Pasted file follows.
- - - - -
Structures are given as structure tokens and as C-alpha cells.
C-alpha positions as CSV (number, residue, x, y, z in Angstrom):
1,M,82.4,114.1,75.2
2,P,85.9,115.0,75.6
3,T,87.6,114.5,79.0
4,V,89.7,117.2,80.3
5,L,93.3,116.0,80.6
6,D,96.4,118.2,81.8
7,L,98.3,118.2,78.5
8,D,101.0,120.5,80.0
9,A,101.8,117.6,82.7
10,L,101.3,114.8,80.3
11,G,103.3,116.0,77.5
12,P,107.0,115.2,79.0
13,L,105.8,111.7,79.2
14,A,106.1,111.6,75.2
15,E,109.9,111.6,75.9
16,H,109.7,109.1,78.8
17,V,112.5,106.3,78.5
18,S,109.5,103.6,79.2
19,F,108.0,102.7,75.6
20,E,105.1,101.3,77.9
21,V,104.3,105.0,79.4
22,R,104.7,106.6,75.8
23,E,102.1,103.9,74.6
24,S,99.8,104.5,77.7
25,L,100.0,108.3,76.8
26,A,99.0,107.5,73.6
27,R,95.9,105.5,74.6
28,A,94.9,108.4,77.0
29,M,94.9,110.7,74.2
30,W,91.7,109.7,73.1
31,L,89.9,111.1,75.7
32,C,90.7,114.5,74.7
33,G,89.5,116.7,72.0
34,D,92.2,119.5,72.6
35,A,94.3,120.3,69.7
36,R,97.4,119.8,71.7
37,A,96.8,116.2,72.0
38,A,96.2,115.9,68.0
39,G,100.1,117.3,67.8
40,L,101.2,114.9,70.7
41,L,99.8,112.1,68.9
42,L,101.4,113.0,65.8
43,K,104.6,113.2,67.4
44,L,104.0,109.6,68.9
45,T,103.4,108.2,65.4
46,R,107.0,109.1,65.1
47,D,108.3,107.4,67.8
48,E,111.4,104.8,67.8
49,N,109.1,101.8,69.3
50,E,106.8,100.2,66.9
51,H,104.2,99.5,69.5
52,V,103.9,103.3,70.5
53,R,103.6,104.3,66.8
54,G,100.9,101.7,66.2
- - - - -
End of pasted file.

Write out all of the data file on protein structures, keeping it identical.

Structures are given as structure tokens and as C-alpha cells.
C-alpha positions as CSV (number, residue, x, y, z in Angstrom):
1,M,82.4,114.1,75.2
2,P,85.9,115.0,75.6
3,T,87.6,114.5,79.0
4,V,89.7,117.2,80.3
5,L,93.3,116.0,80.6
6,D,96.4,118.2,81.8
7,L,98.3,118.2,78.5
8,D,101.0,120.5,80.0
9,A,101.8,117.6,82.7
10,L,101.3,114.8,80.3
11,G,103.3,116.0,77.5
12,P,107.0,115.2,79.0
13,L,105.8,111.7,79.2
14,A,106.1,111.6,75.2
15,E,109.9,111.6,75.9
16,H,109.7,109.1,78.8
17,V,112.5,106.3,78.5
18,S,109.5,103.6,79.2
19,F,108.0,102.7,75.6
20,E,105.1,101.3,77.9
21,V,104.3,105.0,79.4
22,R,104.7,106.6,75.8
23,E,102.1,103.9,74.6
24,S,99.8,104.5,77.7
25,L,100.0,108.3,76.8
26,A,99.0,107.5,73.6
27,R,95.9,105.5,74.6
28,A,94.9,108.4,77.0
29,M,94.9,110.7,74.2
30,W,91.7,109.7,73.1
31,L,89.9,111.1,75.7
32,C,90.7,114.5,74.7
33,G,89.5,116.7,72.0
34,D,92.2,119.5,72.6
35,A,94.3,120.3,69.7
36,R,97.4,119.8,71.7
37,A,96.8,116.2,72.0
38,A,96.2,115.9,68.0
39,G,100.1,117.3,67.8
40,L,101.2,114.9,70.7
41,L,99.8,112.1,68.9
42,L,101.4,113.0,65.8
43,K,104.6,113.2,67.4
44,L,104.0,109.6,68.9
45,T,103.4,108.2,65.4
46,R,107.0,109.1,65.1
47,D,108.3,107.4,67.8
48,E,111.4,104.8,67.8
49,N,109.1,101.8,69.3
50,E,106.8,100.2,66.9
51,H,104.2,99.5,69.5
52,V,103.9,103.3,70.5
53,R,103.6,104.3,66.8
54,G,100.9,101.7,66.2